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What Is a Trustor?

Trustors provide assets to another with the use of a legal document called a trust.
A trust can be part of a last will and testament, although this type often goes to probate.
A trustor might leave real estate, personal property, money and other assets to others.
Article Details
  • Written By: Daphne Mallory
  • Edited By: C. Wilborn
  • Last Modified Date: 02 August 2014
  • Copyright Protected:
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    Conjecture Corporation
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A trustor, also called a "grantor," "settler," or "creator," is the person who creates a trust. This person grants real property, personal property, money, and gifts to the beneficiaries in the trust. He may sometimes be referred to as a "donor," as he is granting something to another party. The names vary according to jurisdiction, but the definition and role is basically the same.

A trust is a legal document in which one person provides assets to the beneficiaries, and directs a trustee to manage and administer the assets until the property is transferred and the trust is no longer in effect. When the trustor and trustee are the same person, it is called a grantor trust. A beneficiary receives the property or income according the terms of the document, which can spread it out over years or given it in a lump sum when certain conditions are met. In some cases, the grantor can also be a beneficiary.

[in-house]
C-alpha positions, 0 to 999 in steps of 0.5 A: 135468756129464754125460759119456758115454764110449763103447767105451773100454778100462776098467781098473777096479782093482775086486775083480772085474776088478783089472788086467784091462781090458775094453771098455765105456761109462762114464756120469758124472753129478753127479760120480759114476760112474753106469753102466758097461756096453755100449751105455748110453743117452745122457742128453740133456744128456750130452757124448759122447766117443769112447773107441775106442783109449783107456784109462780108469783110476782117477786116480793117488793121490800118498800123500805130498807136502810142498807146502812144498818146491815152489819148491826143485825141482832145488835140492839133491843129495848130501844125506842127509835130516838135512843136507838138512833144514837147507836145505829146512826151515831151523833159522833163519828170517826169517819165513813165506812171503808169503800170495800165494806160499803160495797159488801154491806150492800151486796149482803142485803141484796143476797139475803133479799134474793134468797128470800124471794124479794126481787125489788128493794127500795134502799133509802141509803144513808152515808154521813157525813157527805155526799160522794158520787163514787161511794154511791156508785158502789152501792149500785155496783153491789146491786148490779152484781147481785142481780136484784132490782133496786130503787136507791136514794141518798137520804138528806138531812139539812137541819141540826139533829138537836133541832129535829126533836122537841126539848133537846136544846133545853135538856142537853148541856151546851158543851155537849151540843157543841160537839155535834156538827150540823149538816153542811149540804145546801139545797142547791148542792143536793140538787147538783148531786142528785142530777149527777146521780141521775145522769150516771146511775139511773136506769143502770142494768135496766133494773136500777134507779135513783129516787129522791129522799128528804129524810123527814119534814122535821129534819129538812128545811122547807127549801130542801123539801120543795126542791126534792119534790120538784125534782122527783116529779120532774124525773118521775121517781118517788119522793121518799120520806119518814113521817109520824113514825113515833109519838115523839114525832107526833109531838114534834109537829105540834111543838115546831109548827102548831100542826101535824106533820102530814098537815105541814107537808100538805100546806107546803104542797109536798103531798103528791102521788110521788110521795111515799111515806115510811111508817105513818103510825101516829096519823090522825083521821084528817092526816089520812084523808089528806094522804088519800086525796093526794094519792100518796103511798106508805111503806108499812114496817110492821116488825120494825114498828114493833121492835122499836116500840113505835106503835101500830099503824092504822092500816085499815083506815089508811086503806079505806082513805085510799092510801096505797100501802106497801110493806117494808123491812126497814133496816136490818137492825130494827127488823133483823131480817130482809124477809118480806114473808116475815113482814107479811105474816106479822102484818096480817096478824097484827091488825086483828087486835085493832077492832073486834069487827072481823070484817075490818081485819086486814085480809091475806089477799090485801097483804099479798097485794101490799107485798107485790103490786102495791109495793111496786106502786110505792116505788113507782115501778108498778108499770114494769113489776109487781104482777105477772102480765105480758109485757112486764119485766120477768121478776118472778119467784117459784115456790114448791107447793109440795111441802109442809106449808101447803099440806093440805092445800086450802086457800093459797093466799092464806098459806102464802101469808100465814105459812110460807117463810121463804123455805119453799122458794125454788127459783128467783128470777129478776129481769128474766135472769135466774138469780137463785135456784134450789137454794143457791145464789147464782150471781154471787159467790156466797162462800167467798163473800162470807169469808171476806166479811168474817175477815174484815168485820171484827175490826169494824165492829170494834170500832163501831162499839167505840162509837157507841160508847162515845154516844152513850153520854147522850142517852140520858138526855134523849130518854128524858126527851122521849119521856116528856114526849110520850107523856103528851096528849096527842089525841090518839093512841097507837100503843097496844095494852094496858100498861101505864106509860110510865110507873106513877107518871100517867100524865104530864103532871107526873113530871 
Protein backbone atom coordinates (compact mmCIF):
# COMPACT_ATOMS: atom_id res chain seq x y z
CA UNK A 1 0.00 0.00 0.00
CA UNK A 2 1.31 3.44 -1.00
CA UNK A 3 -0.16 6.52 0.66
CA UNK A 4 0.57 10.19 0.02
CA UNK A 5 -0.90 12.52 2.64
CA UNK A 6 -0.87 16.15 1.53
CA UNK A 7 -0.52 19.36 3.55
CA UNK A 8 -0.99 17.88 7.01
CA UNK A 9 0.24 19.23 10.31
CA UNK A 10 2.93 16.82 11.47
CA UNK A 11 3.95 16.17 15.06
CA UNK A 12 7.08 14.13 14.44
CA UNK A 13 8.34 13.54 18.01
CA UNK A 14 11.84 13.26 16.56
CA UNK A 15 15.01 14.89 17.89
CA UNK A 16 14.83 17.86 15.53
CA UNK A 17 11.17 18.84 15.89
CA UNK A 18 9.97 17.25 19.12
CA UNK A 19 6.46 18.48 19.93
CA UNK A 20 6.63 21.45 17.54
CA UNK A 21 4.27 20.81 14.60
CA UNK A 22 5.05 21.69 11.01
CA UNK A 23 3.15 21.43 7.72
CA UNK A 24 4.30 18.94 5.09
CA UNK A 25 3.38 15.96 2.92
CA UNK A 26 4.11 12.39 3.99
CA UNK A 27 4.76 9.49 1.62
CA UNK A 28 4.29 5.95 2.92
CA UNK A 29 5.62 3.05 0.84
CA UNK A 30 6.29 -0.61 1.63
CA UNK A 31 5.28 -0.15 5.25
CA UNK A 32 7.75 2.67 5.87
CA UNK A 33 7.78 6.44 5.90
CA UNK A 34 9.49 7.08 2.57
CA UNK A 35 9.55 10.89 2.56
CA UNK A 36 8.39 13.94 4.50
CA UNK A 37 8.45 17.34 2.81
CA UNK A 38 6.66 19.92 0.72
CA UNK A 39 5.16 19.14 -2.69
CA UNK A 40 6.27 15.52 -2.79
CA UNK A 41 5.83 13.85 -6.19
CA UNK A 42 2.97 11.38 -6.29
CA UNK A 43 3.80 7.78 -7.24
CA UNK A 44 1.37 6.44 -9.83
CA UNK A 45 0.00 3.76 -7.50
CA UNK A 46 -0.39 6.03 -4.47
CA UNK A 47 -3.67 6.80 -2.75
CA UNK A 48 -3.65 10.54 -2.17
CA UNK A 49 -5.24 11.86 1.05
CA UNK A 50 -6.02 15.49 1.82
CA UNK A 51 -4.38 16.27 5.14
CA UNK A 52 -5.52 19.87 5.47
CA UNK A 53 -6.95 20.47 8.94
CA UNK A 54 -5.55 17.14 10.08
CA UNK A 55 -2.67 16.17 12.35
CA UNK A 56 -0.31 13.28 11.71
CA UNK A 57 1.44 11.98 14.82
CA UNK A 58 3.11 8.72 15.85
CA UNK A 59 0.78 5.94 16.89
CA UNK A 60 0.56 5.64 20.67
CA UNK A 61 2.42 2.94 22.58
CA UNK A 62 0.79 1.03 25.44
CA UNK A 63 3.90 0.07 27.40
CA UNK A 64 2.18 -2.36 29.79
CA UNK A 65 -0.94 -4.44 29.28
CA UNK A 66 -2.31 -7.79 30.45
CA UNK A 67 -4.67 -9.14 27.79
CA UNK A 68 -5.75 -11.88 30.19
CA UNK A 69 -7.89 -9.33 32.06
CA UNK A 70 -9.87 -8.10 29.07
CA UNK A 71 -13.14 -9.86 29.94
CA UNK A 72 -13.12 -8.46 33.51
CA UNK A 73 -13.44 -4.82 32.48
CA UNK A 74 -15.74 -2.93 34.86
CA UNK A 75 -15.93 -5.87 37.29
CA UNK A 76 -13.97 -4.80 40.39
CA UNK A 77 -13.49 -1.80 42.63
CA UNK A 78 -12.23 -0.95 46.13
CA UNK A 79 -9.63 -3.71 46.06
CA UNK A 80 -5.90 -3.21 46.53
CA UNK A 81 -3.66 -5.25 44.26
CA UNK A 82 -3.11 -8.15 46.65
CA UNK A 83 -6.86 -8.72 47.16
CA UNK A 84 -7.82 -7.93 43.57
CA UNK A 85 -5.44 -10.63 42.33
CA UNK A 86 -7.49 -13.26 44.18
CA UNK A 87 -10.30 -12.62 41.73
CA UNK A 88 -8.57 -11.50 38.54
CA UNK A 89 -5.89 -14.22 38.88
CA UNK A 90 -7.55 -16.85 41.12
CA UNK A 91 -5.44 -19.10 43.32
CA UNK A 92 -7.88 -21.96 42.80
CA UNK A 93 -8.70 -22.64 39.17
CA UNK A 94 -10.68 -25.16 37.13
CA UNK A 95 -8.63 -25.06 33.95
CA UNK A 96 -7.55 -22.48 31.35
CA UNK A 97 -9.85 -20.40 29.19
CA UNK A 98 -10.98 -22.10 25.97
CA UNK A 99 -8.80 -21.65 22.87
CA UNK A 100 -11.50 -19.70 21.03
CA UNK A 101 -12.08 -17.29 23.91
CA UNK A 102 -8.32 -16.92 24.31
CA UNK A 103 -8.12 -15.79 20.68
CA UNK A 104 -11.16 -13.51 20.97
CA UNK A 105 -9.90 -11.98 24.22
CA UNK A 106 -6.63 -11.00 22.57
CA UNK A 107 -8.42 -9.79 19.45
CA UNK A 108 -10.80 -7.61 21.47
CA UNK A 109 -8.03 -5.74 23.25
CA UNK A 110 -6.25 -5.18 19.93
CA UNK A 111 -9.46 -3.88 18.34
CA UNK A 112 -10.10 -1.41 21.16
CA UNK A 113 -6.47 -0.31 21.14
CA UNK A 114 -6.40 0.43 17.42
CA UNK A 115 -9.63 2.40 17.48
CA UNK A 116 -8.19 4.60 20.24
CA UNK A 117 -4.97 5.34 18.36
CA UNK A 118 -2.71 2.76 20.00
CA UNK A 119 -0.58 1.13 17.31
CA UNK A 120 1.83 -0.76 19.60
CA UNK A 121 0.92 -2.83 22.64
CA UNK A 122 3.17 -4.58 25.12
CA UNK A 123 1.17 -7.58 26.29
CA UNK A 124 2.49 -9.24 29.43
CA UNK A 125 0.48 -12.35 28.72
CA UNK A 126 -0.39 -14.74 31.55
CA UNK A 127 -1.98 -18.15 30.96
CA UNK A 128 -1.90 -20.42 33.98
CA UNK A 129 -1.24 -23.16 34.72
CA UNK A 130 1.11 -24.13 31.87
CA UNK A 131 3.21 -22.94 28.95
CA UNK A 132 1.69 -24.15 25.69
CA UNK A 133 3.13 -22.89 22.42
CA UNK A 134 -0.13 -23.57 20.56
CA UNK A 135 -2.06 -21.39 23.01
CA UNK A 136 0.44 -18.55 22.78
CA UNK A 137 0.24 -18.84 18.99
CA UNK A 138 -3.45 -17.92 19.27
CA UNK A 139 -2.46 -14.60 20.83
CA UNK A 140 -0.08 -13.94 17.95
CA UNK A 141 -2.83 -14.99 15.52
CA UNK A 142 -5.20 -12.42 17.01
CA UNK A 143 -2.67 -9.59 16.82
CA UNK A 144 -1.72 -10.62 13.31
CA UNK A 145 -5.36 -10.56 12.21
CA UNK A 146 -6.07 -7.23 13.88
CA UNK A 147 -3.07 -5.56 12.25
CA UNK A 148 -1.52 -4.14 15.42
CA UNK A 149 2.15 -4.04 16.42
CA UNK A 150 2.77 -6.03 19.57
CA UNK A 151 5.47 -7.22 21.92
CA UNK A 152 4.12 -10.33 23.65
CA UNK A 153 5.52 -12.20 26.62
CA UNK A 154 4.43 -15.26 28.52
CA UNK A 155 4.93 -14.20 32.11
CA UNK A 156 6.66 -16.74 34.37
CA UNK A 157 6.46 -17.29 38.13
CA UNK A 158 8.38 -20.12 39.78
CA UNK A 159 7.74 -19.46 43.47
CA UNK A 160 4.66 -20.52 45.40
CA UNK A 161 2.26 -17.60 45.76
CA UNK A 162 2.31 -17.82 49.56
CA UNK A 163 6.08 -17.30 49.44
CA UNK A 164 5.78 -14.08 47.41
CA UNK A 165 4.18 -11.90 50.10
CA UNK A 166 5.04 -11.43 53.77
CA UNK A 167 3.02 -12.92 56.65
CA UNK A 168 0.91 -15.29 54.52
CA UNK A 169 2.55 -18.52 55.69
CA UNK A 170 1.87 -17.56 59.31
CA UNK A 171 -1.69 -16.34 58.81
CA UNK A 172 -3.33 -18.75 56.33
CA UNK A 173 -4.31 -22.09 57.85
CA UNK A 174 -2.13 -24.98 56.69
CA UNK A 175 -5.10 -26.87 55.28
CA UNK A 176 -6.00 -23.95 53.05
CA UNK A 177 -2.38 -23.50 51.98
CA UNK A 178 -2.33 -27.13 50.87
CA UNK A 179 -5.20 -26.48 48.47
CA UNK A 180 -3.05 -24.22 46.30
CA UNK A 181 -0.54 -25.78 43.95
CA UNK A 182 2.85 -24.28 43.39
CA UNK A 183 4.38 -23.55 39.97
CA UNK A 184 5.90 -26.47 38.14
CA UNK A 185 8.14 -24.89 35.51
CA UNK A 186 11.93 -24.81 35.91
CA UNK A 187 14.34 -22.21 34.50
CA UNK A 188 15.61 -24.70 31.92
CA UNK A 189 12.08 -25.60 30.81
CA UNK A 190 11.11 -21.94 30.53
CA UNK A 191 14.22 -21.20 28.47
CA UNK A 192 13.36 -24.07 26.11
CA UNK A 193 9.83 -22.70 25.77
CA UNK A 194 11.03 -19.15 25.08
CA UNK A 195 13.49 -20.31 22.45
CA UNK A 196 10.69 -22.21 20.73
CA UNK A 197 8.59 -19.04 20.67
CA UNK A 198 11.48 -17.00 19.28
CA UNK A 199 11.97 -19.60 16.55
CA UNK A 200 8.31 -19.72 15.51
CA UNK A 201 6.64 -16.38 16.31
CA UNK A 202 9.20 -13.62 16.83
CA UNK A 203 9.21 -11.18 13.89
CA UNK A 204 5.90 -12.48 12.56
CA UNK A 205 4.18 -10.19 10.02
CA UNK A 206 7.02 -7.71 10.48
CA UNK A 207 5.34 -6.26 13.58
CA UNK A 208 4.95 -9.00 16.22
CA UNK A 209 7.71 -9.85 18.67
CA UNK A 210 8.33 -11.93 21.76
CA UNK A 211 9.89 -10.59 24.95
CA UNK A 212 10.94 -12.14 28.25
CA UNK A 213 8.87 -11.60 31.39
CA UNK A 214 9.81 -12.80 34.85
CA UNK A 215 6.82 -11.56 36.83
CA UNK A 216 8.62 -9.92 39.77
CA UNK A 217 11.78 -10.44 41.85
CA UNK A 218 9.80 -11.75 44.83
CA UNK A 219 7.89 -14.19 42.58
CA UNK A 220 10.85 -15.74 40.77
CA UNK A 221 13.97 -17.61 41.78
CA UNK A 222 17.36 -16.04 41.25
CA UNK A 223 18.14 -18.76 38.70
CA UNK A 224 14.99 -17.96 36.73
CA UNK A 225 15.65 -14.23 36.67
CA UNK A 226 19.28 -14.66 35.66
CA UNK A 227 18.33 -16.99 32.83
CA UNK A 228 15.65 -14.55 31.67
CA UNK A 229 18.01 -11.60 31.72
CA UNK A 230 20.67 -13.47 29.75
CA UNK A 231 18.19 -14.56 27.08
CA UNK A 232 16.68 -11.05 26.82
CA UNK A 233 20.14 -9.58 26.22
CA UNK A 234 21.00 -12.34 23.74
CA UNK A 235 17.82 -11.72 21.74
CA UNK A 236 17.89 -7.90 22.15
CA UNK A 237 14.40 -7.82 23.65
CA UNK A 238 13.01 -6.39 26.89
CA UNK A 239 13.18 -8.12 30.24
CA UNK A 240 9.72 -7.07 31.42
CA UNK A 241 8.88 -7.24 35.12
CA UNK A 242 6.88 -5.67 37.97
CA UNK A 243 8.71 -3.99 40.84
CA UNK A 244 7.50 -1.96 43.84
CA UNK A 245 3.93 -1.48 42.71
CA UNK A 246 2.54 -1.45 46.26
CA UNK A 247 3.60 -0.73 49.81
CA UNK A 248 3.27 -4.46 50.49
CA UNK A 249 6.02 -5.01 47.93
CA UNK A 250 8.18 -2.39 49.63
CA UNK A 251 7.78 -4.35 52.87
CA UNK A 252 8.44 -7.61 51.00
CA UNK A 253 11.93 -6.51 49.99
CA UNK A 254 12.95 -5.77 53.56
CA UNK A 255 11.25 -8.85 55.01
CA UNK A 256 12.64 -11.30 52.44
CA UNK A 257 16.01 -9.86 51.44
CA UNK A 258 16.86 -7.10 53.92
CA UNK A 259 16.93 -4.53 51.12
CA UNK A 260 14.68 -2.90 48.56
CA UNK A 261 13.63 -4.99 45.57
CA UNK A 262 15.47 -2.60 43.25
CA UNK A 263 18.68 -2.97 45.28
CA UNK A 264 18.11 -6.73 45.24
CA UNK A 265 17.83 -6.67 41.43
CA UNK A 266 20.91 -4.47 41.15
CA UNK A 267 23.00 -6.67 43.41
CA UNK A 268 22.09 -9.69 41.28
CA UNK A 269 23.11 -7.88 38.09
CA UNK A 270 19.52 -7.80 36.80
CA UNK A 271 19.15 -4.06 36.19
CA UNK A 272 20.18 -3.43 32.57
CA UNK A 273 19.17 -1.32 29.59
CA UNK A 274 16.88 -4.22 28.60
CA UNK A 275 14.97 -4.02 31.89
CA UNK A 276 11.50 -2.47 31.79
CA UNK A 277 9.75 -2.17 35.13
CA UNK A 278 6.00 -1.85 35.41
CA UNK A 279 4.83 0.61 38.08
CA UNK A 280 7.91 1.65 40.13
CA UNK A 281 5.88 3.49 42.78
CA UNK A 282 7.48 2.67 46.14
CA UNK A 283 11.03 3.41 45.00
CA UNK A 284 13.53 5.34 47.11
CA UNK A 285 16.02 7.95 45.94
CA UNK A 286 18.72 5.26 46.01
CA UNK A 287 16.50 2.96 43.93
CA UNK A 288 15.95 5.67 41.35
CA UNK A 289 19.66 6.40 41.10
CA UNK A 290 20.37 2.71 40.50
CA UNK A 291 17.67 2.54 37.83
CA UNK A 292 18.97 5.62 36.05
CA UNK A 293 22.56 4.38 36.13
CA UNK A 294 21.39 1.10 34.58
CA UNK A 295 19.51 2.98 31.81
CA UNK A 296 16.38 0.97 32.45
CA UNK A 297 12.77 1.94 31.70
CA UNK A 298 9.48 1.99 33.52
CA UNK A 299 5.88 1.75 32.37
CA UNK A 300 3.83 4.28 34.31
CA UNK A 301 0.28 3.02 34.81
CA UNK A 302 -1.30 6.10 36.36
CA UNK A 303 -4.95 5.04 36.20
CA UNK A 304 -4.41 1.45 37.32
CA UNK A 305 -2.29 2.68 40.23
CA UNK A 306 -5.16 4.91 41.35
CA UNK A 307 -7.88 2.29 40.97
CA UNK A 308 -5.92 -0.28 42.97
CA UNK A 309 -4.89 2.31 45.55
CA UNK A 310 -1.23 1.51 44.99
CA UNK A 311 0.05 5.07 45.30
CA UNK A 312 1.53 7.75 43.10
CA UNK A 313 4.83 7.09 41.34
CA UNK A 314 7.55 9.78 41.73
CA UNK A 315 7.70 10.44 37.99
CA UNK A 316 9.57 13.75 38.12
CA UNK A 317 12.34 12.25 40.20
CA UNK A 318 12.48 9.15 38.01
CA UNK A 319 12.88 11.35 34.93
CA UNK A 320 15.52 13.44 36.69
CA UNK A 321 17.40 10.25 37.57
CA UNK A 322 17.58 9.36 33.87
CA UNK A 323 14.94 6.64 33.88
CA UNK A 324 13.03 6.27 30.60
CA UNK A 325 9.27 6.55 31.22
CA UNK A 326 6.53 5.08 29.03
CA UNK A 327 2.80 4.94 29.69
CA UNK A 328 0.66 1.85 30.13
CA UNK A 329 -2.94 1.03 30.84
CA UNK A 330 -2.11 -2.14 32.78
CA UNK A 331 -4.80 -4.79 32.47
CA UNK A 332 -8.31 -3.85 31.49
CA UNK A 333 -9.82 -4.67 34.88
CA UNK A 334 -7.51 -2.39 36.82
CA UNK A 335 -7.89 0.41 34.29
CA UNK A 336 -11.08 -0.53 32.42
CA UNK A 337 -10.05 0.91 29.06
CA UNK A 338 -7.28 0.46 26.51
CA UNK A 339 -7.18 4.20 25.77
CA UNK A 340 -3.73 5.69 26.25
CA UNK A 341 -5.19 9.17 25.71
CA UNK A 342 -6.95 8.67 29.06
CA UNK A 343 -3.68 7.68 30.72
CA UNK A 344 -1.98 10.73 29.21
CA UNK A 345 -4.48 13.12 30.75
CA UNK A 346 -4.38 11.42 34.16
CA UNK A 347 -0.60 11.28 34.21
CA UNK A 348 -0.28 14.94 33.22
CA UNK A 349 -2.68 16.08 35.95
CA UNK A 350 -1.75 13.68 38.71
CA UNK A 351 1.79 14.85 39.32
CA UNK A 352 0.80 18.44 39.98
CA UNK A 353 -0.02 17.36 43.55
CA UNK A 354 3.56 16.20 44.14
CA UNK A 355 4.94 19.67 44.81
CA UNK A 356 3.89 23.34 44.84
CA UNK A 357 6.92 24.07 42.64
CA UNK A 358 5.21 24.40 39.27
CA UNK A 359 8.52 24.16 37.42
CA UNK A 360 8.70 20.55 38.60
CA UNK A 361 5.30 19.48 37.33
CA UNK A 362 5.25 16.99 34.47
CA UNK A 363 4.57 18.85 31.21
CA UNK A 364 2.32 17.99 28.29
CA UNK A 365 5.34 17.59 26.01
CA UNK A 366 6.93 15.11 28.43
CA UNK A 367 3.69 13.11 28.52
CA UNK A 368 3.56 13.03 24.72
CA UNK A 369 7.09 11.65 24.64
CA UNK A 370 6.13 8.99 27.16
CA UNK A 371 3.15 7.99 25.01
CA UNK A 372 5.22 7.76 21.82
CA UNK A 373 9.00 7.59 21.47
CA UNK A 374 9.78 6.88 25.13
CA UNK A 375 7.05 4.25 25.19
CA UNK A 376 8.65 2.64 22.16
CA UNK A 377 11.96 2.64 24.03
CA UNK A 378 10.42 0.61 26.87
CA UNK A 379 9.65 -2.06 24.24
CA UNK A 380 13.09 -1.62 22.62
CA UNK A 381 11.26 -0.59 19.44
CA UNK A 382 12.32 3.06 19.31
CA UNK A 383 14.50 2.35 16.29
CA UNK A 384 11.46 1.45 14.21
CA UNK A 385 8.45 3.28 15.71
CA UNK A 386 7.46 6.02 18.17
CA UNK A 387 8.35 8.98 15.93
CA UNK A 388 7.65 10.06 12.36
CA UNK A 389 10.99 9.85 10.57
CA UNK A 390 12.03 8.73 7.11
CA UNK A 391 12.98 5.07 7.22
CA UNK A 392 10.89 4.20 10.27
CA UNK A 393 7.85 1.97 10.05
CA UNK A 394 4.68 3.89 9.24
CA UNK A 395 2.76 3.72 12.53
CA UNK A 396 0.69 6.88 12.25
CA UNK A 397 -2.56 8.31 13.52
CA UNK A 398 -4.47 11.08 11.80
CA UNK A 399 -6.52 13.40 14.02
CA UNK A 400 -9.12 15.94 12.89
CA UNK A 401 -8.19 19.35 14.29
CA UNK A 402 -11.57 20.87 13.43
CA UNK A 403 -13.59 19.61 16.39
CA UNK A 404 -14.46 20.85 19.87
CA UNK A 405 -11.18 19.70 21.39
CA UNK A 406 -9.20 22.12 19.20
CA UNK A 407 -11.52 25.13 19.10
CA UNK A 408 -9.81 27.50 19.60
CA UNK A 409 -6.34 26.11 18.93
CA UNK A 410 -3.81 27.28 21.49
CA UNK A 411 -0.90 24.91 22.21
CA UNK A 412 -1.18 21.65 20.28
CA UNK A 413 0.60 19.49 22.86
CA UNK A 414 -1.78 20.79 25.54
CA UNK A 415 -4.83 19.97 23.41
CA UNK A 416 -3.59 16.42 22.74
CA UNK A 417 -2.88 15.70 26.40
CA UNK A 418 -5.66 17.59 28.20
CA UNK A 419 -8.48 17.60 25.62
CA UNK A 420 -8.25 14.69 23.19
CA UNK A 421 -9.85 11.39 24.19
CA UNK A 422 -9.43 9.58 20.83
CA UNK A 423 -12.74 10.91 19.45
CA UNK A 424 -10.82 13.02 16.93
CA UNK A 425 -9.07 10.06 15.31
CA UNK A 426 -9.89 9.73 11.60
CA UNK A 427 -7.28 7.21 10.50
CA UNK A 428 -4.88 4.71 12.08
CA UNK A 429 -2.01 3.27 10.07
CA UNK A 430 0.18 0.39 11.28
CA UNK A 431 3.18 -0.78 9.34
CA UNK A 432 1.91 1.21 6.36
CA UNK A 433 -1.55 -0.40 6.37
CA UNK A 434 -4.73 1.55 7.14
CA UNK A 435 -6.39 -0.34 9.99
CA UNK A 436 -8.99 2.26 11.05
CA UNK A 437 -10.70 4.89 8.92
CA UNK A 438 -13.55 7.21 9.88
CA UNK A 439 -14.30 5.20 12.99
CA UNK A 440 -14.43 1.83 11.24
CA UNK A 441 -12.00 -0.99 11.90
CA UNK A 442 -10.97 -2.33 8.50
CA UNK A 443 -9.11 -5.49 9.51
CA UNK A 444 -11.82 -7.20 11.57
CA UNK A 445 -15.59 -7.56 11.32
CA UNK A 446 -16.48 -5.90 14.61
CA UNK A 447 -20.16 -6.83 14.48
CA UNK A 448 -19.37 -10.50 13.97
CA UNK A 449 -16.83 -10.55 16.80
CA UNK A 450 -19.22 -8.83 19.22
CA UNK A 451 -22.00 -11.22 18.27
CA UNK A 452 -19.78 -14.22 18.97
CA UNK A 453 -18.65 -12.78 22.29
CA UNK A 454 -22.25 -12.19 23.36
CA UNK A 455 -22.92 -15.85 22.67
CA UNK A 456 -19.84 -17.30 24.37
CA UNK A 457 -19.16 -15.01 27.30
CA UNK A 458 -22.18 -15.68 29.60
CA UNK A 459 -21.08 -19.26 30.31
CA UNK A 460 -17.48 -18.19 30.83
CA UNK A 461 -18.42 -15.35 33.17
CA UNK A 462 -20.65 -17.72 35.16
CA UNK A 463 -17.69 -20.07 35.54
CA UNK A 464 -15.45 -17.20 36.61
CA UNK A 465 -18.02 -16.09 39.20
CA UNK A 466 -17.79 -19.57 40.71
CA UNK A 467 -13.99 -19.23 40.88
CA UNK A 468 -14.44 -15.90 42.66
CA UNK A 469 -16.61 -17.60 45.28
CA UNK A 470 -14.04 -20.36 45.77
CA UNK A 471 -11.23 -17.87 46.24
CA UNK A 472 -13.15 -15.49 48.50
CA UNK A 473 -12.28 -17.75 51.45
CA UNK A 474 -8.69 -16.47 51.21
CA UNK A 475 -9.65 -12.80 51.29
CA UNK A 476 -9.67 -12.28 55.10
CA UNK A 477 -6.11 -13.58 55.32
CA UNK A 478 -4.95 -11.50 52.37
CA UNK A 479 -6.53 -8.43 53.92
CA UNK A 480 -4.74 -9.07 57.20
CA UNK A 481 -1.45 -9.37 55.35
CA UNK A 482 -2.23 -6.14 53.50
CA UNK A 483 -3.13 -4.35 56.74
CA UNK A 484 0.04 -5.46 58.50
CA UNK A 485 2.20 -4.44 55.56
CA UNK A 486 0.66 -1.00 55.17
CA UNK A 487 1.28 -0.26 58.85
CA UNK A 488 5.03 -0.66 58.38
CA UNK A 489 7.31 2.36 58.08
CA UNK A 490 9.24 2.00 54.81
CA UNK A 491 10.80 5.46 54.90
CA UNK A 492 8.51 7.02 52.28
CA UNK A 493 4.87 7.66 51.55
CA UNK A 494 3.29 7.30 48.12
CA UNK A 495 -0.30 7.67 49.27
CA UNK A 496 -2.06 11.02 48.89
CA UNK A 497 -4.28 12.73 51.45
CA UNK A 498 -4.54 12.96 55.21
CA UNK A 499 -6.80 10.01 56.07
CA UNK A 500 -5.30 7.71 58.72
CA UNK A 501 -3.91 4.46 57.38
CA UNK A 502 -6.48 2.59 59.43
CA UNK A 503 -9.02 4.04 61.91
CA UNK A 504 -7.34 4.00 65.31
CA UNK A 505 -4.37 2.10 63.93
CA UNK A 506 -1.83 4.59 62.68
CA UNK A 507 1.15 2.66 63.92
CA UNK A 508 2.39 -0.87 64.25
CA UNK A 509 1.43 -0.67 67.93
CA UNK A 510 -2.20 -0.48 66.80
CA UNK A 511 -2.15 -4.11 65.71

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The trustor usually sets the terms of the trust and signs a trust agreement. The agreement details the instructions to the trustee for how to manage the trust. Any agreement that involves land is required to be in writing in order to be enforceable, but others can be oral or even implied. The agreement often states how the principal and income of the trust are to be invested and disbursed to the beneficiaries. The trustee has to adhere to the agreement when administering his duties, or he can be sued by the beneficiaries for breach of duty under trust law.

A trust can be created during the creator's lifetime, which is called a living trust. The primary benefit to establishing a living trust is to avoid the need to go to probate. Another option is to create one as part of a will, which is a testamentary trust. This type can and often does go to probate, because the assets must pass through the estate. The trustor can revoke, change, or cancel a living or testamentary trust, except in the case of an irrevocable living trust.

A grantor often creates a trust to replace a will, but it can be a part of a will as well. A trust attorney can provide people with advice on the best type of trust to create, based on the individual's circumstances, the law that will govern the trust, and the tax system that affects it. Giving gifts up to a certain amount may be a better alternative, depending on the beneficiaries and tax consequences.

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